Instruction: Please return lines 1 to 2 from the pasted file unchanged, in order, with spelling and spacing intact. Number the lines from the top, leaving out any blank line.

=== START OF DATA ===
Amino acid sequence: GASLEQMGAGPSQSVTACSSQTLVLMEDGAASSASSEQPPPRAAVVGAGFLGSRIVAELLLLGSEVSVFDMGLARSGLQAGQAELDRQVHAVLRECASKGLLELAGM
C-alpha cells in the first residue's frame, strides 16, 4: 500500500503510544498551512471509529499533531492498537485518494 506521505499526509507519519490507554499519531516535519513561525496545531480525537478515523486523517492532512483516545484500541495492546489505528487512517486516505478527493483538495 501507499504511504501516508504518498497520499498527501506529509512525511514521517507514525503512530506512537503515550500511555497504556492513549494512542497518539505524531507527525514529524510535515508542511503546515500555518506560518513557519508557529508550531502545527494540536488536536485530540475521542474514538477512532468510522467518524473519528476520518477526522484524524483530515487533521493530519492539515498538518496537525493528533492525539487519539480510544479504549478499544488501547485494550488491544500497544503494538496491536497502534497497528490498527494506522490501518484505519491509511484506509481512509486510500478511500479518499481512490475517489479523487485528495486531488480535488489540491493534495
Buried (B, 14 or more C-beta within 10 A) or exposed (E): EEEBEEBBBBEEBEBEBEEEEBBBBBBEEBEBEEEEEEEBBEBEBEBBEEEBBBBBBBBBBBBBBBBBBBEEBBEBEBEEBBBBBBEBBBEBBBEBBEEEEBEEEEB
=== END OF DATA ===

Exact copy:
Amino acid sequence: GASLEQMGAGPSQSVTACSSQTLVLMEDGAASSASSEQPPPRAAVVGAGFLGSRIVAELLLLGSEVSVFDMGLARSGLQAGQAELDRQVHAVLRECASKGLLELAGM
C-alpha cells in the first residue's frame, strides 16, 4: 500500500503510544498551512471509529499533531492498537485518494 506521505499526509507519519490507554499519531516535519513561525496545531480525537478515523486523517492532512483516545484500541495492546489505528487512517486516505478527493483538495 501507499504511504501516508504518498497520499498527501506529509512525511514521517507514525503512530506512537503515550500511555497504556492513549494512542497518539505524531507527525514529524510535515508542511503546515500555518506560518513557519508557529508550531502545527494540536488536536485530540475521542474514538477512532468510522467518524473519528476520518477526522484524524483530515487533521493530519492539515498538518496537525493528533492525539487519539480510544479504549478499544488501547485494550488491544500497544503494538496491536497502534497497528490498527494506522490501518484505519491509511484506509481512509486510500478511500479518499481512490475517489479523487485528495486531488480535488489540491493534495